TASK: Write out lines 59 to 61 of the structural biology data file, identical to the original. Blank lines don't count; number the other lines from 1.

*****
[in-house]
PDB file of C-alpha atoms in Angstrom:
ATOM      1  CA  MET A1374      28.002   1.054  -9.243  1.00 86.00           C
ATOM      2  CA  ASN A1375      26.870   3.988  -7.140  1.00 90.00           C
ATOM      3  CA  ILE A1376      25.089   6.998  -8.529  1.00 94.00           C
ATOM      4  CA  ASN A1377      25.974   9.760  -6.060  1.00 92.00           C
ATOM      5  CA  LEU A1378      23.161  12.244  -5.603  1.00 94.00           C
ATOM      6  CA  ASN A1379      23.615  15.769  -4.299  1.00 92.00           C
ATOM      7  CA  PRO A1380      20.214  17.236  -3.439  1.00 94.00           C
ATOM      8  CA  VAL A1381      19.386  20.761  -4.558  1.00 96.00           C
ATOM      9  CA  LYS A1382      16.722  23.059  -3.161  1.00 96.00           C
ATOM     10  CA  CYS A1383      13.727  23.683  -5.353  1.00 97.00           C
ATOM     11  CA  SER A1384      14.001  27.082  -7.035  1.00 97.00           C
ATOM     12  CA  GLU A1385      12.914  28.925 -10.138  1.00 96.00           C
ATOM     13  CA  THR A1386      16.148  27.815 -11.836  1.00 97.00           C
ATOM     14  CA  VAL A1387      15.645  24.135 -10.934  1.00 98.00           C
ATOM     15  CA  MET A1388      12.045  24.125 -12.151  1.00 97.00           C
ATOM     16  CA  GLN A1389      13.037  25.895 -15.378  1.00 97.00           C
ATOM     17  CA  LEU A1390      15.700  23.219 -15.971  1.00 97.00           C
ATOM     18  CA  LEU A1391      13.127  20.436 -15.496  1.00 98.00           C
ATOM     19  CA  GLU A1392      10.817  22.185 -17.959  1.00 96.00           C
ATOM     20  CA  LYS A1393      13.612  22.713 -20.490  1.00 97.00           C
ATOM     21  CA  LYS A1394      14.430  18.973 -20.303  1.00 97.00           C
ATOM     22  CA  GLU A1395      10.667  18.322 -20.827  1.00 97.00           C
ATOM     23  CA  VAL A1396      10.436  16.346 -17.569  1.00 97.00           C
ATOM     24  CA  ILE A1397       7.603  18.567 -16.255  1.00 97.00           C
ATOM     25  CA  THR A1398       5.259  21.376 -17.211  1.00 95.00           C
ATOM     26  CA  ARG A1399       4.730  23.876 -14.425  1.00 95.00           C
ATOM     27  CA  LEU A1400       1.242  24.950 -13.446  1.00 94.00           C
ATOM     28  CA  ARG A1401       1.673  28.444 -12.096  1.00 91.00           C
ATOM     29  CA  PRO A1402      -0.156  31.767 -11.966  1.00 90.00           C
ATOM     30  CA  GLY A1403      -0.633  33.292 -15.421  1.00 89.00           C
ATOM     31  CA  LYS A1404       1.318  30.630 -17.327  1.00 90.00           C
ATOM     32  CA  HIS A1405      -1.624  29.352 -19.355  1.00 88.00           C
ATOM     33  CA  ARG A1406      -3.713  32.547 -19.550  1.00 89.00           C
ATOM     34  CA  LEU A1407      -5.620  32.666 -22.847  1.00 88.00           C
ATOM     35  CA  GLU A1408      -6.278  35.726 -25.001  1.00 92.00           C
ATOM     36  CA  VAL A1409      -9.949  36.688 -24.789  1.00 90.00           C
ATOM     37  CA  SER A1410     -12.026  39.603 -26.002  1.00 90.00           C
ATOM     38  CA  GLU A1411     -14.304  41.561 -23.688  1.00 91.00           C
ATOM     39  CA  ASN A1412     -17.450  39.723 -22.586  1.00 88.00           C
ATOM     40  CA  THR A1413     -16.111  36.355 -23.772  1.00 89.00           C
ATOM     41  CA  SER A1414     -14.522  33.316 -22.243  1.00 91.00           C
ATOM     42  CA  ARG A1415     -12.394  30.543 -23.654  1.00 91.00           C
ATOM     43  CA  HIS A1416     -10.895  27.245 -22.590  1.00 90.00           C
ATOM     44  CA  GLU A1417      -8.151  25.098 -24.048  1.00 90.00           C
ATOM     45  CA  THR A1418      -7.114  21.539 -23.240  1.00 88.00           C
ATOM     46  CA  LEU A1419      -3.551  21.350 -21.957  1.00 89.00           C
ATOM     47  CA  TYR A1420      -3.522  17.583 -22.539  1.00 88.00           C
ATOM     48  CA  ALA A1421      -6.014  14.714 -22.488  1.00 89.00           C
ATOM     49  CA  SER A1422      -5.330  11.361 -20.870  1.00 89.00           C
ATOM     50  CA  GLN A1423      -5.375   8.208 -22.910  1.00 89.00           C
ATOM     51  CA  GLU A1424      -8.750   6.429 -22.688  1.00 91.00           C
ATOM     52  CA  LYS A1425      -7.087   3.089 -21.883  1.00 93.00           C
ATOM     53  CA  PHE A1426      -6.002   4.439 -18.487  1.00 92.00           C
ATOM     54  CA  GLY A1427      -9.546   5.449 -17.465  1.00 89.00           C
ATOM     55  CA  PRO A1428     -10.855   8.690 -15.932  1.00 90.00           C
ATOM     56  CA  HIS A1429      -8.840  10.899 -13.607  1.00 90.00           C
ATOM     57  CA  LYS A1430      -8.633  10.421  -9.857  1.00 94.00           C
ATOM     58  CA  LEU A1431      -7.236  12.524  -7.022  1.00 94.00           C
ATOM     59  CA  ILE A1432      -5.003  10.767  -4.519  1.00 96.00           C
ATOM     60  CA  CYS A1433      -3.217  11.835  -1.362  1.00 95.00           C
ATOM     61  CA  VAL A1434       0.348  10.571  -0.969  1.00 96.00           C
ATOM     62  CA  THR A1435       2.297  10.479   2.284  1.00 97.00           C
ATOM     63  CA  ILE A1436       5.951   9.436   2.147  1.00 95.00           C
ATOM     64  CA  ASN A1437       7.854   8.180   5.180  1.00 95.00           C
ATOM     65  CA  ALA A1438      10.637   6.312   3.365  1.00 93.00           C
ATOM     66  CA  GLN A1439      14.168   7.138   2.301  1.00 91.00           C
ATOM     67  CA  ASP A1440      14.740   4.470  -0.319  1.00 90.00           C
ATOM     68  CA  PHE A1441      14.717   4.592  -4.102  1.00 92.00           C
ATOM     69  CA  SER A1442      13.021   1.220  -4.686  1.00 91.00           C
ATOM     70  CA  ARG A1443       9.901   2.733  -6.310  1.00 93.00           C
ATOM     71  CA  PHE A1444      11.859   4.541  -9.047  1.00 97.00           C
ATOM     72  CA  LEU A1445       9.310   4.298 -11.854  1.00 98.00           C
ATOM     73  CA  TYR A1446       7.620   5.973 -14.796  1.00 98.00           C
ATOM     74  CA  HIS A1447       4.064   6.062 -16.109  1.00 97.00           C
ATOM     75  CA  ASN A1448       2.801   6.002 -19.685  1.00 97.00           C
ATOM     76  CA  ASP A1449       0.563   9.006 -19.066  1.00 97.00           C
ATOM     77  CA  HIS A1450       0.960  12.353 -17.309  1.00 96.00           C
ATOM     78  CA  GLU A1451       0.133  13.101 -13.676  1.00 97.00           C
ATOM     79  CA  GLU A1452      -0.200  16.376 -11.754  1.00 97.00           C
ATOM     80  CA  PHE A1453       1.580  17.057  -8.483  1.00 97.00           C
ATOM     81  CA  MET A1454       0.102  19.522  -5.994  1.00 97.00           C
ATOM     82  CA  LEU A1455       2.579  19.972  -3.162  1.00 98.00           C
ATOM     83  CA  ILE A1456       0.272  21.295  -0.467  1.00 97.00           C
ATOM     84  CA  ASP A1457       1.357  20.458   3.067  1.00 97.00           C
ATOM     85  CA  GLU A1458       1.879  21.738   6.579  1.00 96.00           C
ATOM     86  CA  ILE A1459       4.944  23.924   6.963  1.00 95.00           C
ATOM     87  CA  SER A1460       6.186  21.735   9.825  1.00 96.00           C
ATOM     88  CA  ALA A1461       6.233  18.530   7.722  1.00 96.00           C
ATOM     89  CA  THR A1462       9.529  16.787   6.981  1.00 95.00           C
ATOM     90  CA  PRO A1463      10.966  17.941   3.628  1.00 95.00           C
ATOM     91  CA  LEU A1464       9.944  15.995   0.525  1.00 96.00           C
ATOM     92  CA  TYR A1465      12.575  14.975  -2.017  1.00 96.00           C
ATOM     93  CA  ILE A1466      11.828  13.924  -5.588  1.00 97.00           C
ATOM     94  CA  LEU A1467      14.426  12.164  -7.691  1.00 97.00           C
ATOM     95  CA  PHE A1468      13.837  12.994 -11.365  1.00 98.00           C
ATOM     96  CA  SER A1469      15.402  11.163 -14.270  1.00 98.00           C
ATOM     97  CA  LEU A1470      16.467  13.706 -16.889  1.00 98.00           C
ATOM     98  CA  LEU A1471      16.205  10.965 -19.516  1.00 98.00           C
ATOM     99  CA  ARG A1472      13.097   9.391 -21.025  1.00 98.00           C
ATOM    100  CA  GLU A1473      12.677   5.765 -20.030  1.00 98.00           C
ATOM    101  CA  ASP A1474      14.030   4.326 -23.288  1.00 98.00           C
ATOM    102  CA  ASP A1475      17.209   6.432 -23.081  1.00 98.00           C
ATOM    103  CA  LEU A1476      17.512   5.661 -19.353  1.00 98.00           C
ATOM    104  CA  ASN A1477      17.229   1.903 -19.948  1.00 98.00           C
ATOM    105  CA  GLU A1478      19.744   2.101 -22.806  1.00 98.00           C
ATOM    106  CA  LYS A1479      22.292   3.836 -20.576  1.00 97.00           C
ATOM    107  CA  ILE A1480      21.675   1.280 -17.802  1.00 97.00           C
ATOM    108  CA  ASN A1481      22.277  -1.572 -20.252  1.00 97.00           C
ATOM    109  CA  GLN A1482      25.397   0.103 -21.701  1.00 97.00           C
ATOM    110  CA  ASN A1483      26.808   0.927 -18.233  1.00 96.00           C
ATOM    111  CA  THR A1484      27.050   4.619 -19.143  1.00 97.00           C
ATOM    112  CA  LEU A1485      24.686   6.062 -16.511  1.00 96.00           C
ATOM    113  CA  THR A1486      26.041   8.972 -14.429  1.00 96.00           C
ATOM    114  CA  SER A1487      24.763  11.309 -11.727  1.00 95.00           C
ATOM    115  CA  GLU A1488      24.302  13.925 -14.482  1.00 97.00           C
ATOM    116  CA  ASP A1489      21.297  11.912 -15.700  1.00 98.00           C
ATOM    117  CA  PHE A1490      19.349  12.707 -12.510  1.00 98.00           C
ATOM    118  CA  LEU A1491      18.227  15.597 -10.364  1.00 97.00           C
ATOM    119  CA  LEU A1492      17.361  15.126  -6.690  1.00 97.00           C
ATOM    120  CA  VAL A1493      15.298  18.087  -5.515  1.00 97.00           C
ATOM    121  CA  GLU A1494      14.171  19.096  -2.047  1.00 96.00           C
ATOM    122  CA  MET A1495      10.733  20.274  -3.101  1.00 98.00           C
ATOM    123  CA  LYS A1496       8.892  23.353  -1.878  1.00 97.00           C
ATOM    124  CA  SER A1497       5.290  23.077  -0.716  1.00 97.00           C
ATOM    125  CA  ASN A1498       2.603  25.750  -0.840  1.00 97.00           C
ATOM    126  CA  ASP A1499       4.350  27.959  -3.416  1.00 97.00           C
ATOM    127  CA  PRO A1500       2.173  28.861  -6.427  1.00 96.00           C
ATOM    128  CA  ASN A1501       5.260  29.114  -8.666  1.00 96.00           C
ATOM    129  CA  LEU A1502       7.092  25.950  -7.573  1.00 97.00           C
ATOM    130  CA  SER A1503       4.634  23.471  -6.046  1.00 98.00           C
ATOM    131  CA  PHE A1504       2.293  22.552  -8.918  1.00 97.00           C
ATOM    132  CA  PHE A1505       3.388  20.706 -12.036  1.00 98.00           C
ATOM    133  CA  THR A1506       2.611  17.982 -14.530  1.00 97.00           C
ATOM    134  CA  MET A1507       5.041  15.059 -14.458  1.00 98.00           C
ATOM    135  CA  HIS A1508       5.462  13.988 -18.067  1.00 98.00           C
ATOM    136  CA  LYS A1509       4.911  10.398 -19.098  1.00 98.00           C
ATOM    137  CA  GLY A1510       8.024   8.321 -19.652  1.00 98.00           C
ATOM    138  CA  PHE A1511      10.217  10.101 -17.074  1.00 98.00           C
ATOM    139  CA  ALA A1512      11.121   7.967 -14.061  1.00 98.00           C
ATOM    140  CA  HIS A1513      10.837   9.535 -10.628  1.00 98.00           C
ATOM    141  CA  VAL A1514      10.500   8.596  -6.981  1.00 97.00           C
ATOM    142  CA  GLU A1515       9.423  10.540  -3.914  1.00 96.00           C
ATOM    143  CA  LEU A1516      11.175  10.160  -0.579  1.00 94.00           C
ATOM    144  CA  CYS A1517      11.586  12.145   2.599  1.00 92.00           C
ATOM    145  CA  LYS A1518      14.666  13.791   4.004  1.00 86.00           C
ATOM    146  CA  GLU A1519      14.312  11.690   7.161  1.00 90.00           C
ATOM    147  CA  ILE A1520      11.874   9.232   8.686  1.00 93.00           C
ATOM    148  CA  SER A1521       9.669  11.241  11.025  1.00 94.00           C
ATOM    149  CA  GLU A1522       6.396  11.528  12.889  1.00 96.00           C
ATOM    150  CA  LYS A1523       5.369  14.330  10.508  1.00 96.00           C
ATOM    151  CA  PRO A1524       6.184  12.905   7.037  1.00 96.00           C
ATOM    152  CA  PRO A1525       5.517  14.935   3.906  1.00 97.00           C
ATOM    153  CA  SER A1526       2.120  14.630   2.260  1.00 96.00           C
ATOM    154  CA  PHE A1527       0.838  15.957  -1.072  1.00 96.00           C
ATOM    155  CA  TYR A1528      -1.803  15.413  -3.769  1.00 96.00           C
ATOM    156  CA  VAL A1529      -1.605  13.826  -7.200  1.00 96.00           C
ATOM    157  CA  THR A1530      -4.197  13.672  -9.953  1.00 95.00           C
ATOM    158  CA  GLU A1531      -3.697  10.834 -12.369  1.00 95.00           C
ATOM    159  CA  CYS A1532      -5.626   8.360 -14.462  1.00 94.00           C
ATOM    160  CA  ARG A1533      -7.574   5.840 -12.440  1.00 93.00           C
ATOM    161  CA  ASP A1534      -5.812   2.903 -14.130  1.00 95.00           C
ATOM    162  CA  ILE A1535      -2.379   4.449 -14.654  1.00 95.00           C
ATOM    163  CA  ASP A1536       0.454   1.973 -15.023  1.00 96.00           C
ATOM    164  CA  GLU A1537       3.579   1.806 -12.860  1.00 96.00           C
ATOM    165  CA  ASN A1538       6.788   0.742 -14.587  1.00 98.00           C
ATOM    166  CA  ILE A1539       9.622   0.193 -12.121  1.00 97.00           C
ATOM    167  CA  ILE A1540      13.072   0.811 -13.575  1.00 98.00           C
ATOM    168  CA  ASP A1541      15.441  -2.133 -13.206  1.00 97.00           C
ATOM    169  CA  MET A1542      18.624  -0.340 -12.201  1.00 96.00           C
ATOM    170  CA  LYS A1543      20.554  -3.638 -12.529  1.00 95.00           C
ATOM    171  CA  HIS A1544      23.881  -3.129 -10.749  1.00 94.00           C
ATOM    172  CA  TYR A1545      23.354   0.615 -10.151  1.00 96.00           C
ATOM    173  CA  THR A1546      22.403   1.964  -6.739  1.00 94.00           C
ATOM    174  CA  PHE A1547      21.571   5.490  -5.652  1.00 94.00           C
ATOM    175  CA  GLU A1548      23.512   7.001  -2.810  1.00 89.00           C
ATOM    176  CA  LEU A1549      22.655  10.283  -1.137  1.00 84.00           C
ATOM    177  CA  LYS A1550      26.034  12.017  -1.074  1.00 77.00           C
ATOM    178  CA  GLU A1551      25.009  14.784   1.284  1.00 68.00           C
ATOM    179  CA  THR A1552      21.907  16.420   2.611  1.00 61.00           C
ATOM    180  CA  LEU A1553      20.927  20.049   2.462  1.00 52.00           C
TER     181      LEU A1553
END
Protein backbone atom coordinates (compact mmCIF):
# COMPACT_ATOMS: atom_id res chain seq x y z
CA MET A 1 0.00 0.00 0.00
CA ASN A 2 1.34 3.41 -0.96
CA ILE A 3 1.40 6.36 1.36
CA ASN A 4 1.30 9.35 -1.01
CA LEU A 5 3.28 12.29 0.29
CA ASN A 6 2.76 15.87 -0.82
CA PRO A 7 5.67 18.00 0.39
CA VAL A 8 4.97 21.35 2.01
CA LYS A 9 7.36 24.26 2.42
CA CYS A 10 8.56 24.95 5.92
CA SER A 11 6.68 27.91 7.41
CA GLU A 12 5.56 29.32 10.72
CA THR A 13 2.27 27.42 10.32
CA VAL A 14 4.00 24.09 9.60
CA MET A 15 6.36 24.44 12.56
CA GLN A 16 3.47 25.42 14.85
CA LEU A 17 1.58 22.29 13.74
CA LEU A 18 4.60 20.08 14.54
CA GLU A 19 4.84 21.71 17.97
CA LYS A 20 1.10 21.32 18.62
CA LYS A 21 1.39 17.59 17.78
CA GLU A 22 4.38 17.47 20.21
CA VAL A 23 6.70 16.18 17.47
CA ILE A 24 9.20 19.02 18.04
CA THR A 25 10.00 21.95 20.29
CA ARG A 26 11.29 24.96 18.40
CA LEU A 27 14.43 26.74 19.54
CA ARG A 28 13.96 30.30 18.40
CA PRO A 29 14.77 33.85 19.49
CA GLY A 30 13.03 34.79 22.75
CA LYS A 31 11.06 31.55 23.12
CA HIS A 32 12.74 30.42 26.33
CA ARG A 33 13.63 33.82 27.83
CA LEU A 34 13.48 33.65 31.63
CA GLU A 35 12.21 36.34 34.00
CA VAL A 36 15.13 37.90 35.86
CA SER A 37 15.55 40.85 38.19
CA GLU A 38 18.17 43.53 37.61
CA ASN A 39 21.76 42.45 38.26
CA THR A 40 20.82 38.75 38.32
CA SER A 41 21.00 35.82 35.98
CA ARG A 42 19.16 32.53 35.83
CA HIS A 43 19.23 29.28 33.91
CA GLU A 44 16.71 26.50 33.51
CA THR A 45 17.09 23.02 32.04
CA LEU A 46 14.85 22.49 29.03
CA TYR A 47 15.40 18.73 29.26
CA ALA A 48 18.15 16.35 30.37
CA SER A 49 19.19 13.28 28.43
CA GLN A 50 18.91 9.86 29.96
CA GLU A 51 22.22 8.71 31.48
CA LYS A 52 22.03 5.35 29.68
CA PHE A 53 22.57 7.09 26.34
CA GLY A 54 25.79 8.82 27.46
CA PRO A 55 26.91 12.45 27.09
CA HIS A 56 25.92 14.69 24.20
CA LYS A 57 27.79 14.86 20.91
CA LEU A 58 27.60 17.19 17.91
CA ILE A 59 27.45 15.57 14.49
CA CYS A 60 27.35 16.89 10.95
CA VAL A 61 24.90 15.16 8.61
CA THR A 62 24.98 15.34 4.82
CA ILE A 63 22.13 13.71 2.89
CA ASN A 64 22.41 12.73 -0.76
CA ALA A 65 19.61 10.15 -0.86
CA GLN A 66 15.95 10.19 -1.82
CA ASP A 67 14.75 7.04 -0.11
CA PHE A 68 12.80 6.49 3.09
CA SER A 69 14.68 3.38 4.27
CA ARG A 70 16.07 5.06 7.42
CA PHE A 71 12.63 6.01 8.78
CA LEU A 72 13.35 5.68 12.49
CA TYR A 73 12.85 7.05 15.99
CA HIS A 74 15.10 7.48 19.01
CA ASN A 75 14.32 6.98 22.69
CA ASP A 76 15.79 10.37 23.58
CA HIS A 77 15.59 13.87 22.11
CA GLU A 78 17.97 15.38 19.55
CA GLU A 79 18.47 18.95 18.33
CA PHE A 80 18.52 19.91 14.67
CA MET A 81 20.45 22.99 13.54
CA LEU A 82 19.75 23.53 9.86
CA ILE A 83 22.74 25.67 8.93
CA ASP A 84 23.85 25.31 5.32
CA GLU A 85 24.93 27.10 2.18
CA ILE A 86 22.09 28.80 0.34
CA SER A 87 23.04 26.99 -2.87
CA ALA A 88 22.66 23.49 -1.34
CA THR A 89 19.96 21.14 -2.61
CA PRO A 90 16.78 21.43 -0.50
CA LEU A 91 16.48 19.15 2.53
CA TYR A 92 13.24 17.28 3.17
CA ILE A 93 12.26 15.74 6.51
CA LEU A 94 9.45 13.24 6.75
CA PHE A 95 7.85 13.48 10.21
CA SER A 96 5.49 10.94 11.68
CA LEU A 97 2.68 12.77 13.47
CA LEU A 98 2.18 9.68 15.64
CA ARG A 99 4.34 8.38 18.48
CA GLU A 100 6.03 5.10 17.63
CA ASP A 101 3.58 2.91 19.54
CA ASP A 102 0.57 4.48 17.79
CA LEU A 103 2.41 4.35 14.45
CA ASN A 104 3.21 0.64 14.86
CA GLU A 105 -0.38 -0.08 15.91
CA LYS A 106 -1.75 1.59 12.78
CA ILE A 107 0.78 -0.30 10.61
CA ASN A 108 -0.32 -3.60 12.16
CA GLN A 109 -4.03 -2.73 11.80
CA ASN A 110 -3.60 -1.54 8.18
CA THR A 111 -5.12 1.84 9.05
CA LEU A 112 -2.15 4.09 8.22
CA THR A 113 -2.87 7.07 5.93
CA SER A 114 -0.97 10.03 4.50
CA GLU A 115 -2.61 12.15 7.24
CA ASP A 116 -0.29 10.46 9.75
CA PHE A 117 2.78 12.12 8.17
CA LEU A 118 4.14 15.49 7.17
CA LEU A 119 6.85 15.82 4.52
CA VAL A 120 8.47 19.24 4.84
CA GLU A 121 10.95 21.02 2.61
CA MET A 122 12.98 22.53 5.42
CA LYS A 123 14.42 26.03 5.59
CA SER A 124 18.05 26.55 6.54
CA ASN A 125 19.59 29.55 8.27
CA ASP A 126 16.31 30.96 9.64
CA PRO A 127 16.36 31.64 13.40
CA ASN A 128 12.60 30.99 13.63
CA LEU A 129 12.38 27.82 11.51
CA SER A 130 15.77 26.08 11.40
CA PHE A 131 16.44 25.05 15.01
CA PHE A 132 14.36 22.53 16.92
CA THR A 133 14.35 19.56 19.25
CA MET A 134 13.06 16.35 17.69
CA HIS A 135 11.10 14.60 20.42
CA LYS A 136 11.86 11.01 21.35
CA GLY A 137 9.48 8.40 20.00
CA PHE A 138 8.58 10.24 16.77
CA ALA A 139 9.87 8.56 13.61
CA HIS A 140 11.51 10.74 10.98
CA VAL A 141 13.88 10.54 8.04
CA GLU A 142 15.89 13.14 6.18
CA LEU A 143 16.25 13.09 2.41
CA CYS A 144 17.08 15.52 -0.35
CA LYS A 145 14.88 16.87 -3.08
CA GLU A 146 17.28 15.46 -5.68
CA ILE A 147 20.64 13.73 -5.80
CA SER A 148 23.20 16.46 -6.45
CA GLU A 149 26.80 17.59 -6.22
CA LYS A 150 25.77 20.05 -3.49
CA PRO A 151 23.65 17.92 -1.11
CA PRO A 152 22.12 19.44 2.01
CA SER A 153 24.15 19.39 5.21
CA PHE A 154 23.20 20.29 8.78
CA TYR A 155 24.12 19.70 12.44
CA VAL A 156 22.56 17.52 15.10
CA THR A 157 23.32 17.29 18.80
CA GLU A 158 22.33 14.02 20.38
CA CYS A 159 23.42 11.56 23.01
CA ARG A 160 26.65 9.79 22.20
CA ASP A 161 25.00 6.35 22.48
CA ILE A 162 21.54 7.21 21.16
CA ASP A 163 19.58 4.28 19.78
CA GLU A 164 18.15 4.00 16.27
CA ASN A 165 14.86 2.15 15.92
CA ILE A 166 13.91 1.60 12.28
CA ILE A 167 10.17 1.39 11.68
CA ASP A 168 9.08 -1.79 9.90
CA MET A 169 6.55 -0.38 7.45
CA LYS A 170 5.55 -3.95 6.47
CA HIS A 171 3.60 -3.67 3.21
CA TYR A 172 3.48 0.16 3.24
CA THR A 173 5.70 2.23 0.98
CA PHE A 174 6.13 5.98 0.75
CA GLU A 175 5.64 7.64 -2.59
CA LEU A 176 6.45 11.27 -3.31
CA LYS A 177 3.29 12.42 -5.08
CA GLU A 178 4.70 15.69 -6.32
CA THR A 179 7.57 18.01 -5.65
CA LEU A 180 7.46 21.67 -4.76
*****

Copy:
ATOM     57  CA  LYS A1430      -8.633  10.421  -9.857  1.00 94.00           C
ATOM     58  CA  LEU A1431      -7.236  12.524  -7.022  1.00 94.00           C
ATOM     59  CA  ILE A1432      -5.003  10.767  -4.519  1.00 96.00           C